Four Poems|Psalmuel Benjamin Oluwasheun

WHEN YOU SEE A BOY CRY

 

Boys don’t cry, only leak.

the abs & chest are wide enough

to hold a torrent after every lynch.

When you see a boy cry, grief has just pinched his soul.

 

This is a sour song of dark rhythm–

Its lyric is aligned with bitterness, & aches,

they bite the beautiful ears that take them.

I try to hawk my anguish, but my tongue is burnt

with oil of voiceless sounds.

I am weary with my groaning.

My Soul sore, vexedly.

 

This is a sour song of dark rhythm–

Posthumous child!– my existence label–

scrubbed off my face, yet, reigns inside;

time & time after time, as period, I leak

like a sieve. Hope only flickers in & out, like a fire–

lit to the face of a dancing wind.

 

This is a sour song of dark rhythm–

and my heart is melting away into the soil,

memories of laughter rusts like metals, father, too,

is disintegrating into fine dust, tomorrow,

as void as today & any other, no news but olds of good days.

I can say: these days are the best, for no single joy they bring.

 

This is a sour song of dark rhythm–

I’ve eaten boiling balls of beautiful bad luck– a million of them.

Today!

I’m drumming the nunc dimittis to myself

& to every shell of joy, falling off me,

& all of the scar, engraving solid rocks of pain,

upon the cliff of my soul.

 

Let this soul have a moment of solace, dear grief!

just a break: to pour my alabaster of plight,

at the feet of the divine deity!

just a moment of solace, dear grief!

 

 

 

 

DEAR GIRL, WILL YOU?

A letter of warning to every girl child. A gospel for every beauty that bag a battalion of blessings.

 

Sit/ dear girl/ Azedarach you/ sit & breathe/

Same seat of woods/ same bitter song/

Yes!/ yet/ suck now/ with your ears/ galls/

chew these stones I spit/ & save your fingers// will you?//

 

A hot cake/ is magnetic/ various fingers are metals/

They like to slap/ stick/ chew/ & sing the doom/

Of emptied vessels/ with microphones/ in closets//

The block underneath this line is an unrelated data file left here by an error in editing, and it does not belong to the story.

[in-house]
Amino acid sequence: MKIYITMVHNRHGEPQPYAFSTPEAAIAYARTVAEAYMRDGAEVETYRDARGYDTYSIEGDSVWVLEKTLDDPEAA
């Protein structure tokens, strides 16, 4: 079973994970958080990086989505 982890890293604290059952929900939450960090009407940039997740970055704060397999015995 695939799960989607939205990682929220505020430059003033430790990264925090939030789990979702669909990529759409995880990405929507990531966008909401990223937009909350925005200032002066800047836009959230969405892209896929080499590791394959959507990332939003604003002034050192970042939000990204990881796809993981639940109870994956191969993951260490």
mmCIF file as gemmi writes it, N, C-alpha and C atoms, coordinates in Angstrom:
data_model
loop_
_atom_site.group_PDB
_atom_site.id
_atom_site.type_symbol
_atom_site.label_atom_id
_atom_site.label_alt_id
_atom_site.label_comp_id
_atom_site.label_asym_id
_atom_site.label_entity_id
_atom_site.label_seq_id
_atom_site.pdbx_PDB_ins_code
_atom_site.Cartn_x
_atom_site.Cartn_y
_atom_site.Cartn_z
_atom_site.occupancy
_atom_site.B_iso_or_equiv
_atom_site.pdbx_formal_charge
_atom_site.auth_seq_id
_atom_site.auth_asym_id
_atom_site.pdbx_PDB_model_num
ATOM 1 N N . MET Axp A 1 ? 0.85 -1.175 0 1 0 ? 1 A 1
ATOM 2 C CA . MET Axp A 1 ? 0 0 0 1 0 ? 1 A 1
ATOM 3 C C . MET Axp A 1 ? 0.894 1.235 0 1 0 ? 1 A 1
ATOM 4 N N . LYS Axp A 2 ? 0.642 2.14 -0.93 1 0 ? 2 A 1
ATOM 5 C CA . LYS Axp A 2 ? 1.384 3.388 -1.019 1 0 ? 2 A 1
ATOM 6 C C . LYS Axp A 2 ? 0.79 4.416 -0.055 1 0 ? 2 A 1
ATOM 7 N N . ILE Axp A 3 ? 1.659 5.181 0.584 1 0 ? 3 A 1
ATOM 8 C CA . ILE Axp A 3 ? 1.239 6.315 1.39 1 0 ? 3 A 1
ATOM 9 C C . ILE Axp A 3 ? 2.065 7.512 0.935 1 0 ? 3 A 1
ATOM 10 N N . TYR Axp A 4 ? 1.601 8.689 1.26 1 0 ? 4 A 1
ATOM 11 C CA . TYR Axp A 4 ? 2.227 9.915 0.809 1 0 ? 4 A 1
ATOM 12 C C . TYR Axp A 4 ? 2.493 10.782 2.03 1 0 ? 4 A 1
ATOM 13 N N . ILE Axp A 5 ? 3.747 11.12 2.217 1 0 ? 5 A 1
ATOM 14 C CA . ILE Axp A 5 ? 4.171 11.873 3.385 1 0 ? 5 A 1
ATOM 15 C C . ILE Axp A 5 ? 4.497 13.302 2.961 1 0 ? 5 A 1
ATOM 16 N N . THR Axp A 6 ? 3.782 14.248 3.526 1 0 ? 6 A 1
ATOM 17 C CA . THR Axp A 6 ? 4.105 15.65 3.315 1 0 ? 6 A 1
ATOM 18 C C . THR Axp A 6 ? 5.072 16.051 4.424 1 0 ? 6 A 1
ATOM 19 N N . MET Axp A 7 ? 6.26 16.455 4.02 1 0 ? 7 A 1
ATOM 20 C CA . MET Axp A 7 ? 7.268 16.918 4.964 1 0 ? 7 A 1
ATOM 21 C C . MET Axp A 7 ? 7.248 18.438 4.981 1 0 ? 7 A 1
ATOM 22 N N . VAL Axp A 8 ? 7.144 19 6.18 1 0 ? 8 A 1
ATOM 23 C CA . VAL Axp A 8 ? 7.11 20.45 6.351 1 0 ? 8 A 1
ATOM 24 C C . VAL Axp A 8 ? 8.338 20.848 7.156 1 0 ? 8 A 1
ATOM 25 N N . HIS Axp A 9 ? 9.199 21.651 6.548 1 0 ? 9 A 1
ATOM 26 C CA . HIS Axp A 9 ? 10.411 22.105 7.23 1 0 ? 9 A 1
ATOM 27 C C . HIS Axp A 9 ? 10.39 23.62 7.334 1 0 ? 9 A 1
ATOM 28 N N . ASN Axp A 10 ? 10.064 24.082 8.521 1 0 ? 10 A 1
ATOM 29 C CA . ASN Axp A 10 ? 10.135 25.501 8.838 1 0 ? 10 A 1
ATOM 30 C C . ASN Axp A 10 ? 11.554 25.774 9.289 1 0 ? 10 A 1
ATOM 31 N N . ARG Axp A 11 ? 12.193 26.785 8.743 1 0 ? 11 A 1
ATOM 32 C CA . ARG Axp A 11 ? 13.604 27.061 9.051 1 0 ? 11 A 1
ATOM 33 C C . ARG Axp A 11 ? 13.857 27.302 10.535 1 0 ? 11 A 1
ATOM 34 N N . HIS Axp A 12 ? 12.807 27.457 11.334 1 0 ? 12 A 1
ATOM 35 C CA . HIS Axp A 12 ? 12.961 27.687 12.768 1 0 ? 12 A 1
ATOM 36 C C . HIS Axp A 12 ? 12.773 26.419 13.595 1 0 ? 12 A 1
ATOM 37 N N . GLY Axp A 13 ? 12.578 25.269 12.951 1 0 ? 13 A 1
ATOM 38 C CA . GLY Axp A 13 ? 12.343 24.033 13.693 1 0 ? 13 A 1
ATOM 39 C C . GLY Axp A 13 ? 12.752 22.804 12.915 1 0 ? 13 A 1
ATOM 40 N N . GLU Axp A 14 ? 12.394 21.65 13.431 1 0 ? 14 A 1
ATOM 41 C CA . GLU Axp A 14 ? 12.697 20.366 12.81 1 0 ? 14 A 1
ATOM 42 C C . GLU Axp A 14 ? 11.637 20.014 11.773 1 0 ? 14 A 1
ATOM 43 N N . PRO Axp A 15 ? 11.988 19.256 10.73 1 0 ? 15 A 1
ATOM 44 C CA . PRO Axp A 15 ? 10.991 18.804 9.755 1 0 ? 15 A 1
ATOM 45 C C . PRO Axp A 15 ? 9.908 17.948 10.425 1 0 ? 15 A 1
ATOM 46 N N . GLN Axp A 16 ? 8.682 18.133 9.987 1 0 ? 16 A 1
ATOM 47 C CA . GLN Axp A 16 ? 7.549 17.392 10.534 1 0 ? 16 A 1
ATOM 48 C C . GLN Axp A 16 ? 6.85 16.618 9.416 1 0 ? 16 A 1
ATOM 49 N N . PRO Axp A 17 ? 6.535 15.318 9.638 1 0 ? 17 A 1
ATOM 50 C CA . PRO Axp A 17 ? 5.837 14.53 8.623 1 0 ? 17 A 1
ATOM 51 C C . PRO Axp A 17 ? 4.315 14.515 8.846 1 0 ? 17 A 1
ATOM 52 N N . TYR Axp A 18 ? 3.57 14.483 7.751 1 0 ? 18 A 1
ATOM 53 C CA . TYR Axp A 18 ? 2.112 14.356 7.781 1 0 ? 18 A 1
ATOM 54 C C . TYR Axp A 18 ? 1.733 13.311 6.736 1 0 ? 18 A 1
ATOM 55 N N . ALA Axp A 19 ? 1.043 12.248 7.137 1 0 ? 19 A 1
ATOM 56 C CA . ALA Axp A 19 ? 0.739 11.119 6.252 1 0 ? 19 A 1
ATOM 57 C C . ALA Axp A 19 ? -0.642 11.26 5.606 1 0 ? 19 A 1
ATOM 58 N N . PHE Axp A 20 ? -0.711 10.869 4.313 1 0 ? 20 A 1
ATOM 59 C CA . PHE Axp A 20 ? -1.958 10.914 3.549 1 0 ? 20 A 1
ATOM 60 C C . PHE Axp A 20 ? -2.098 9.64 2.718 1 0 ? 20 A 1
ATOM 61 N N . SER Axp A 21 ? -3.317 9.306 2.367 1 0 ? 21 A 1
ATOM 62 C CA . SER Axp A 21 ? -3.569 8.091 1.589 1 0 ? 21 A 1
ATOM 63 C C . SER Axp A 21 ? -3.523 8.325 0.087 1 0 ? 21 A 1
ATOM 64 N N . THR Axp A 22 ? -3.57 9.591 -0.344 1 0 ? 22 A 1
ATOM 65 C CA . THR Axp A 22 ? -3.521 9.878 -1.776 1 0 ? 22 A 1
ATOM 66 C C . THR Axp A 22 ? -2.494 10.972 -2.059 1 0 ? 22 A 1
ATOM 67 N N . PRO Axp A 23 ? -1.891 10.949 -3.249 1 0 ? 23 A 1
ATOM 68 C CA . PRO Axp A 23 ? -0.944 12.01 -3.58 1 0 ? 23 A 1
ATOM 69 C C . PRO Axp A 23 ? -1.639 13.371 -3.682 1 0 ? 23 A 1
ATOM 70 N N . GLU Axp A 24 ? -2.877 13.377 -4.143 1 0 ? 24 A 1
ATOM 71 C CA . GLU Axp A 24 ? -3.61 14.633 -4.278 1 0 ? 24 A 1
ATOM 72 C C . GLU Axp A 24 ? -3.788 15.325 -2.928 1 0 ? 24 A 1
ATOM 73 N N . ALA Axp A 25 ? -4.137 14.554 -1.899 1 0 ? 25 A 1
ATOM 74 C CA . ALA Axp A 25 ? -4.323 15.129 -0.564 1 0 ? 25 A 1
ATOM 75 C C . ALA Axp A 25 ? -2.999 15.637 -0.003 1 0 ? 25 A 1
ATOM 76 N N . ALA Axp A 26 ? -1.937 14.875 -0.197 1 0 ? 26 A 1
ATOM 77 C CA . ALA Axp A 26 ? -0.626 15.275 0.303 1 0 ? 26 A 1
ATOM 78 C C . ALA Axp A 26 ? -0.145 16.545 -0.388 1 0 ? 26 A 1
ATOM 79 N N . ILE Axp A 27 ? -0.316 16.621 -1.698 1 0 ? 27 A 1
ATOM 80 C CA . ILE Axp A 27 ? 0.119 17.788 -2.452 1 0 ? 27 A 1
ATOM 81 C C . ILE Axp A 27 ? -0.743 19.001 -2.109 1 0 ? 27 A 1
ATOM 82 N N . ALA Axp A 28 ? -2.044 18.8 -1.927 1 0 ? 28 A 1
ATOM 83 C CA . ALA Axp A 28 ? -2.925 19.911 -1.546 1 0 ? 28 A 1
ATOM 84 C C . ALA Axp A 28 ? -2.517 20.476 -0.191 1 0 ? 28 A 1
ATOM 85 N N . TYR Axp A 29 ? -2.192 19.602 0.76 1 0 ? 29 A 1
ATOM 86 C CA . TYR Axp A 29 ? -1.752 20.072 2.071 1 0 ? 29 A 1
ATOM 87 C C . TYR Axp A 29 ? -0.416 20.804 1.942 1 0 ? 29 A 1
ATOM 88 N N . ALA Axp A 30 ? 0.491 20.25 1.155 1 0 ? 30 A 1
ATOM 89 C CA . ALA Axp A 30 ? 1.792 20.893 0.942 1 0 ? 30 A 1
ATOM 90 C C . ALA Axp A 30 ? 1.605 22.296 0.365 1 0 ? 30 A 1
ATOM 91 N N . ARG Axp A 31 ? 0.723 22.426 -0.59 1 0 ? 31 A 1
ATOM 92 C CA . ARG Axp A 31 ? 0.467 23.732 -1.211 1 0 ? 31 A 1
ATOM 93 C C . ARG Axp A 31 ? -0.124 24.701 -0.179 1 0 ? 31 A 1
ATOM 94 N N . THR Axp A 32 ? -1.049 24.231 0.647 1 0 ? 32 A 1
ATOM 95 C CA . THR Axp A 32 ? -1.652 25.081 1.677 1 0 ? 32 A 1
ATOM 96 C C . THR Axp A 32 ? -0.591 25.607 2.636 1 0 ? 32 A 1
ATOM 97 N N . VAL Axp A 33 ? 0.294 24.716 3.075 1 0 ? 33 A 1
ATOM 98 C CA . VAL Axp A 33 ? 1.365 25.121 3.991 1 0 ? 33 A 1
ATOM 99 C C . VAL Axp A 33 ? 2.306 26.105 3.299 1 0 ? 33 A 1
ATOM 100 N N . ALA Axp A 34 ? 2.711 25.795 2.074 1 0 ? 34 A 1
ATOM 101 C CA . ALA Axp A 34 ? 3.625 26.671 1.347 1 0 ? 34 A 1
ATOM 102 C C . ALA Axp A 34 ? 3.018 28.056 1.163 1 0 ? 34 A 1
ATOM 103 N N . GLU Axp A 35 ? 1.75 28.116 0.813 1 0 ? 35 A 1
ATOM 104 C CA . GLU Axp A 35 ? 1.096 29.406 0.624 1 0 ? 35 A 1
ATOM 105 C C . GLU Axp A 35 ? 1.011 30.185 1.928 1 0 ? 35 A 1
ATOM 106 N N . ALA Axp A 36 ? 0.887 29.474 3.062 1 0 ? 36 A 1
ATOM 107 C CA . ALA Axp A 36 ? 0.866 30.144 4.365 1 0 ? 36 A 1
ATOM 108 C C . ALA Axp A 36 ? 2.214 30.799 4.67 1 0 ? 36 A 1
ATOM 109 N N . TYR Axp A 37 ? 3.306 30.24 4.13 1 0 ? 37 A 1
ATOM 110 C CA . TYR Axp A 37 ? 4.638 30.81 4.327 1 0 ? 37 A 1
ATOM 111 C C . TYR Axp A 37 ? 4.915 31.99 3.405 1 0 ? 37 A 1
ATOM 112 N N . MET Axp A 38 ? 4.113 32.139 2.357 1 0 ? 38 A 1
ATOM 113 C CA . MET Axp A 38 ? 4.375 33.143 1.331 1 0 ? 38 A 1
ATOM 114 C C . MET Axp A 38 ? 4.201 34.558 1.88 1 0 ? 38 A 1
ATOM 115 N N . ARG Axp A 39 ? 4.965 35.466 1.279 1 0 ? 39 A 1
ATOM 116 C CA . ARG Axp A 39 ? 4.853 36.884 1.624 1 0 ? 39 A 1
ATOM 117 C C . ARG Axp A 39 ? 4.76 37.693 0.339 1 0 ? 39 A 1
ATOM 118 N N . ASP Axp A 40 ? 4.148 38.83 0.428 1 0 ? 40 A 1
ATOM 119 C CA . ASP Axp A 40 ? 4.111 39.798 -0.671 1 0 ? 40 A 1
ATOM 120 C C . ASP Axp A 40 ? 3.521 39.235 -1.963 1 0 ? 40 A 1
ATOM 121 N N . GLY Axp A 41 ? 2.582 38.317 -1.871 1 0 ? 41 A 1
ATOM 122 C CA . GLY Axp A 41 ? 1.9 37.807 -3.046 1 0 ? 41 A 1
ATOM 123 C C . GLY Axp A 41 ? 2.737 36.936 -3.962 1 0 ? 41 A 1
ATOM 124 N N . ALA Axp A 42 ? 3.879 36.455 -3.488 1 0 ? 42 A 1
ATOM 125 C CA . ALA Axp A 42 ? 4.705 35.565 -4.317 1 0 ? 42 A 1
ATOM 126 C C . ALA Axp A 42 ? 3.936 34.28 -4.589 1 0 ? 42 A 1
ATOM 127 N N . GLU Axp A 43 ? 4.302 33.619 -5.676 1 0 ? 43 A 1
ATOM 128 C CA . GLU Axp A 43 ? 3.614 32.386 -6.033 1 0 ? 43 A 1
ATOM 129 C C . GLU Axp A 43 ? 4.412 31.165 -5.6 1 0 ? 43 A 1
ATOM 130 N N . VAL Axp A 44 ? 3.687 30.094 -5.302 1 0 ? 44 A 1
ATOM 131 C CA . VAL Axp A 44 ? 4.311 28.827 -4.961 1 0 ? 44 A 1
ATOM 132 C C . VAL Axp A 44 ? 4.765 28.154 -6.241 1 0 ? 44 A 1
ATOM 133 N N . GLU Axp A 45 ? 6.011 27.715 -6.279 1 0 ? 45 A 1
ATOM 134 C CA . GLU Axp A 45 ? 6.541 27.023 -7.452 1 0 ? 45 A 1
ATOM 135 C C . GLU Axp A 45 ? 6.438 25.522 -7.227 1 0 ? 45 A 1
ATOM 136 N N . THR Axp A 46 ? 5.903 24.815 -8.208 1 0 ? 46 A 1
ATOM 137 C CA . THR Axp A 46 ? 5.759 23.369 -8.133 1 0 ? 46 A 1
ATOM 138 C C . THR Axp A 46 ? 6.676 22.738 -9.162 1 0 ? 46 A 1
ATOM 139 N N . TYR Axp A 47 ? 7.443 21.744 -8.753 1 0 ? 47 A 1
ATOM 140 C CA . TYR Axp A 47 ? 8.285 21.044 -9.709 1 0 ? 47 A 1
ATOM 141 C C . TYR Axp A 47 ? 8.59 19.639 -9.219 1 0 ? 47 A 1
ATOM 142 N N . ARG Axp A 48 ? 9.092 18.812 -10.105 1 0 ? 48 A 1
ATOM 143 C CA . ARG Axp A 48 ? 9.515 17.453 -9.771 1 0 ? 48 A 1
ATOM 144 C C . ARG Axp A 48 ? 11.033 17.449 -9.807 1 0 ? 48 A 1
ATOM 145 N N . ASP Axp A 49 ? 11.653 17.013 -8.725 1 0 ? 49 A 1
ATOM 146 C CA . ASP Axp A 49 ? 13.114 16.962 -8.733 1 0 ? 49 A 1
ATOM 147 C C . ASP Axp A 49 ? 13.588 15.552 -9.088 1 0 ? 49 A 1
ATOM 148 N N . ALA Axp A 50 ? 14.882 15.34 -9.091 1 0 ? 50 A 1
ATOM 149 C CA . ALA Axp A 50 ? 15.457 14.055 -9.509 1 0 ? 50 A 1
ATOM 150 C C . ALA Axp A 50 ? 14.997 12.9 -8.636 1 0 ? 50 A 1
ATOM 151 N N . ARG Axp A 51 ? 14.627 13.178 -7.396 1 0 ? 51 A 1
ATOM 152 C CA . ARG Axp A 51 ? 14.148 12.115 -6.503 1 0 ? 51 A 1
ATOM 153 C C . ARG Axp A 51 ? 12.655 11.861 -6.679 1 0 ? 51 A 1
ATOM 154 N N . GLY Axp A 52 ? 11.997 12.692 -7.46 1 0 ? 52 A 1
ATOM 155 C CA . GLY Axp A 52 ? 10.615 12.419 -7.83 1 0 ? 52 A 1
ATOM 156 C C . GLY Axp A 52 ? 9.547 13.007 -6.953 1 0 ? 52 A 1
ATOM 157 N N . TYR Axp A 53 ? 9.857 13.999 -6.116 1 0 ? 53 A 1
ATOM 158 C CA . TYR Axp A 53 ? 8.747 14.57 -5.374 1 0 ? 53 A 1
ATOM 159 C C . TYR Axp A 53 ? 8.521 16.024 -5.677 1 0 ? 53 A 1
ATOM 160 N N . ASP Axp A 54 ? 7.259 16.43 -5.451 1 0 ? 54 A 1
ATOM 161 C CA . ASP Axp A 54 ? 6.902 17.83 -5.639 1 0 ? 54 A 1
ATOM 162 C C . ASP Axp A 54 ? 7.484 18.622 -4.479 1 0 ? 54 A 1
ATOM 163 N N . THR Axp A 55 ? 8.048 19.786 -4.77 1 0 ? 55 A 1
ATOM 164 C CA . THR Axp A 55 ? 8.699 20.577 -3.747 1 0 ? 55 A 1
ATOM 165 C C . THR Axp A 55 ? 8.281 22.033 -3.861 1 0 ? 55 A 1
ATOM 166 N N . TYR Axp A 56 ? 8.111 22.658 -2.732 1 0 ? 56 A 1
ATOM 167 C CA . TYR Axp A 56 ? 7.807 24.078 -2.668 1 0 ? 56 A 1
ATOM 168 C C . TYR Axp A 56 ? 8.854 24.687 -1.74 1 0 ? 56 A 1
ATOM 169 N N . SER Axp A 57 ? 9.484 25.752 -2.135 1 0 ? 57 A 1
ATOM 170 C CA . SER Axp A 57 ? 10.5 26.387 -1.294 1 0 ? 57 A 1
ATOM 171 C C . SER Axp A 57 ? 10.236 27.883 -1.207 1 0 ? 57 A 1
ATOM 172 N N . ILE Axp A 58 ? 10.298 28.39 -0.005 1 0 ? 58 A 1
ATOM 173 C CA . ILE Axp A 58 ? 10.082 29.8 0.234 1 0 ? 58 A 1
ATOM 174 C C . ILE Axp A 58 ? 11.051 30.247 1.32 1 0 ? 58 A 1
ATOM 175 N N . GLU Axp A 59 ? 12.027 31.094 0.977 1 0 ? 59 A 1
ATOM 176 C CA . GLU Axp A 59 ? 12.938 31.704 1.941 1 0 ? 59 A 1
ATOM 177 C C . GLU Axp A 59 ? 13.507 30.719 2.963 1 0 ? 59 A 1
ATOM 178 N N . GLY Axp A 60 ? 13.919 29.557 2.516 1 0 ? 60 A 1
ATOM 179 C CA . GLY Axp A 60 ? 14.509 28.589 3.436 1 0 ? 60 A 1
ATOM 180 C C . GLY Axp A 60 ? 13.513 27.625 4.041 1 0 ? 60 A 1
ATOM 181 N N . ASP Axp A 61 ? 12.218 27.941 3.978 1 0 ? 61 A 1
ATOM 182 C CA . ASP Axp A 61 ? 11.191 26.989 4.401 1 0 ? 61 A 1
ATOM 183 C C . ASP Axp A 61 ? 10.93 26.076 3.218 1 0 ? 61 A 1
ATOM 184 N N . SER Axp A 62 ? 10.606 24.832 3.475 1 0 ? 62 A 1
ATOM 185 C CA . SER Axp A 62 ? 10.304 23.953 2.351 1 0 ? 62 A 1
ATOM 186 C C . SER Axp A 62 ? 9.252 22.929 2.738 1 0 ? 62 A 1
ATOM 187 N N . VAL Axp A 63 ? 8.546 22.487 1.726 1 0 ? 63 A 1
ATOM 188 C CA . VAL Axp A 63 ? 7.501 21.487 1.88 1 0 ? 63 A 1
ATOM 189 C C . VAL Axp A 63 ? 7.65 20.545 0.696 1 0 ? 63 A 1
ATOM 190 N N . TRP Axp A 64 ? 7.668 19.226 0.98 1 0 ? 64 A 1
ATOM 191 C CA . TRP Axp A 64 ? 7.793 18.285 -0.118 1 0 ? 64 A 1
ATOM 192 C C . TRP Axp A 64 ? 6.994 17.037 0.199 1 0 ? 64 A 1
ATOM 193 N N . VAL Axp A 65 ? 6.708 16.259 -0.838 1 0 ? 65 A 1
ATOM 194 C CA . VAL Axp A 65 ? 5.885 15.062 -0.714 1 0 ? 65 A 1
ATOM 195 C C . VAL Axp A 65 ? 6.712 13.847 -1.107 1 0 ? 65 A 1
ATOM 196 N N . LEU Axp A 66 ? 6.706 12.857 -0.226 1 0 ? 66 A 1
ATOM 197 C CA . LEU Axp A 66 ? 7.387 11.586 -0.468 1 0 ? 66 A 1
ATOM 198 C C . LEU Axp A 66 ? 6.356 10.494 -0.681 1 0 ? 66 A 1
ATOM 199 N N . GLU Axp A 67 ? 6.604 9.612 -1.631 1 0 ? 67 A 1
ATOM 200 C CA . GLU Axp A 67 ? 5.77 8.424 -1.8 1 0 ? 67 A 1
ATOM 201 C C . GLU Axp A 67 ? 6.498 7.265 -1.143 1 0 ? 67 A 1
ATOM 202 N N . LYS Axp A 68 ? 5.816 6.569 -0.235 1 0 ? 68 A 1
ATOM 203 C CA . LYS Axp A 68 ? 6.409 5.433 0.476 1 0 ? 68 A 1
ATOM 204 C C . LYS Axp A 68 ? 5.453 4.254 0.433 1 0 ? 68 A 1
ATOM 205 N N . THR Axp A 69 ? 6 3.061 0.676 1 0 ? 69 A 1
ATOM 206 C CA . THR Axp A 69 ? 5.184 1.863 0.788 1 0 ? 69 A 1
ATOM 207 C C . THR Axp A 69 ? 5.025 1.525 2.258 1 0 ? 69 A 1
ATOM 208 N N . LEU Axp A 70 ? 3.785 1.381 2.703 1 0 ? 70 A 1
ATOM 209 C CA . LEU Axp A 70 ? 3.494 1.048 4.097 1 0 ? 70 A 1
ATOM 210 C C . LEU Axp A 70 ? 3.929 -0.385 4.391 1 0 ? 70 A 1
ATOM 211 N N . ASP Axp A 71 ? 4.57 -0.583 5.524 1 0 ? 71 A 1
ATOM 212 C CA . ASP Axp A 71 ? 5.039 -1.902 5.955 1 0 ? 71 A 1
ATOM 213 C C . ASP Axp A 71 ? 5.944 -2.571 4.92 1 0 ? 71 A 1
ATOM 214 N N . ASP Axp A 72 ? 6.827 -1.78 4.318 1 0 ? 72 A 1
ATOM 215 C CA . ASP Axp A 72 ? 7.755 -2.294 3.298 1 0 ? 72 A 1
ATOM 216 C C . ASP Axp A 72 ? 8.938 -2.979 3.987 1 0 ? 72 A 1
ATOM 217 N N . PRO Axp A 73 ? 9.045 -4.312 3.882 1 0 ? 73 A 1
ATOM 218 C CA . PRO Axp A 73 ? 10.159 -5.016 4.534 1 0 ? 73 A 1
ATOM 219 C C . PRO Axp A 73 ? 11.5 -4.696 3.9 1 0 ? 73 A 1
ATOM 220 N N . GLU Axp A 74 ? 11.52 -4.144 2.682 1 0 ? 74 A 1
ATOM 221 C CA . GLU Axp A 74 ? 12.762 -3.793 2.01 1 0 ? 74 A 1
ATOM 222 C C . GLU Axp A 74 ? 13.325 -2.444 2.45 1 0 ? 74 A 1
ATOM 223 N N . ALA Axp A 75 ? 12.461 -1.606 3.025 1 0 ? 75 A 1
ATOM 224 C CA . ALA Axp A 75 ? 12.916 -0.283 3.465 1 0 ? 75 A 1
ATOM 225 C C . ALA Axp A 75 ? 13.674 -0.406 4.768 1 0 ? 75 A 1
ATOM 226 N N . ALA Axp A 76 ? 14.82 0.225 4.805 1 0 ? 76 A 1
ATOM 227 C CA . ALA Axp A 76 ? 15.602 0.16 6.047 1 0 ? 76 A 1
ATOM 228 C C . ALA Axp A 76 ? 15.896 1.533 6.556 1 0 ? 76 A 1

Descendants of the cocks/ are they// see/ the(y’re)ir

nothing/ness/ will you?//

 

Your eyes are doves/ let them in/ at eventide/–

No or less angry bullets fly/ in the day’s prime//

Soft like waters/ receptive/ yet/ 9 moons crack/

Before joy hatches/ define strength/ will you?//

 

Dina [a defiled maiden] is glorious/ Jezebel is

Exalted/ the path of Delilah is intriguing/ crowded/

If nothing but them Mama’s bleeding laps/ & crest/

Nailed like thieves/ you see/ will you?//

 

Motherhood won’t begin/ until to close your legs/

You’ve learned// when freezing/ to blankets turn/

When visited/ by lonesomeness/ alive/ when

Body sings ballads/ go off key/ will you?//

 

The night is dead/ but the stars won’t doze/

When unto sweet words/ your pulchritude is

Strolling/ consult these throng of stars/ & fetch for

Your head/ a rain of rapt remembrance/ will you?//

 

Sit/ dear girl/ Azedarach you/ sit & breathe//

 

 

 

 

A PEEP FROM THE SKY

A symbolic perspective from the sky, though written in the first person, also,

typifies the way God sees the universe from his throne– on high, and definitely

 knows much more than we do. The characters in this poem are also symbolic.

 

As an Eagle soars, I ride on the wings of the wind.

As a Bat hangs upside down, I watch the wonders that

blossom as a legion of roses/ under the laps of the blues.

 

I see the companies of shrubs that are united & medusas of leaves–

the trees that are waving at me are as green as a precious pasture

with pleasant postures.

 

I see the stretch-marks– drawn across the faces of the soil– the pedestrian rails.